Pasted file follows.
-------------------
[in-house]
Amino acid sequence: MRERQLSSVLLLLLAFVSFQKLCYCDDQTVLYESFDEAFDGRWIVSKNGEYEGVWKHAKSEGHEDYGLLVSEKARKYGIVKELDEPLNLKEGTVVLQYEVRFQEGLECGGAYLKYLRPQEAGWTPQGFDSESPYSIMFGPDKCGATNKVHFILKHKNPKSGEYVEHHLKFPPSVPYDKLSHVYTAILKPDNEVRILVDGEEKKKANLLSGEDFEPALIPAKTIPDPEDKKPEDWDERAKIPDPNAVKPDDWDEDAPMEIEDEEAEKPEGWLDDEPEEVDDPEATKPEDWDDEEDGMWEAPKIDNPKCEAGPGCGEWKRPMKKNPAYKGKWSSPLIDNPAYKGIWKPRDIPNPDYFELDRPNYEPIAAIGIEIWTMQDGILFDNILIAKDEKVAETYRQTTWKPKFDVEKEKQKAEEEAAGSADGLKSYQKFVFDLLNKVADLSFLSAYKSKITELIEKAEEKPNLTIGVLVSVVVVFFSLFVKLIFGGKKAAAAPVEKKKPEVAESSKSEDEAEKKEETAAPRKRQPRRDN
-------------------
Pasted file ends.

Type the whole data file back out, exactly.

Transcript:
[in-house]
Amino acid sequence: MRERQLSSVLLLLLAFVSFQKLCYCDDQTVLYESFDEAFDGRWIVSKNGEYEGVWKHAKSEGHEDYGLLVSEKARKYGIVKELDEPLNLKEGTVVLQYEVRFQEGLECGGAYLKYLRPQEAGWTPQGFDSESPYSIMFGPDKCGATNKVHFILKHKNPKSGEYVEHHLKFPPSVPYDKLSHVYTAILKPDNEVRILVDGEEKKKANLLSGEDFEPALIPAKTIPDPEDKKPEDWDERAKIPDPNAVKPDDWDEDAPMEIEDEEAEKPEGWLDDEPEEVDDPEATKPEDWDDEEDGMWEAPKIDNPKCEAGPGCGEWKRPMKKNPAYKGKWSSPLIDNPAYKGIWKPRDIPNPDYFELDRPNYEPIAAIGIEIWTMQDGILFDNILIAKDEKVAETYRQTTWKPKFDVEKEKQKAEEEAAGSADGLKSYQKFVFDLLNKVADLSFLSAYKSKITELIEKAEEKPNLTIGVLVSVVVVFFSLFVKLIFGGKKAAAAPVEKKKPEVAESSKSEDEAEKKEETAAPRKRQPRRDN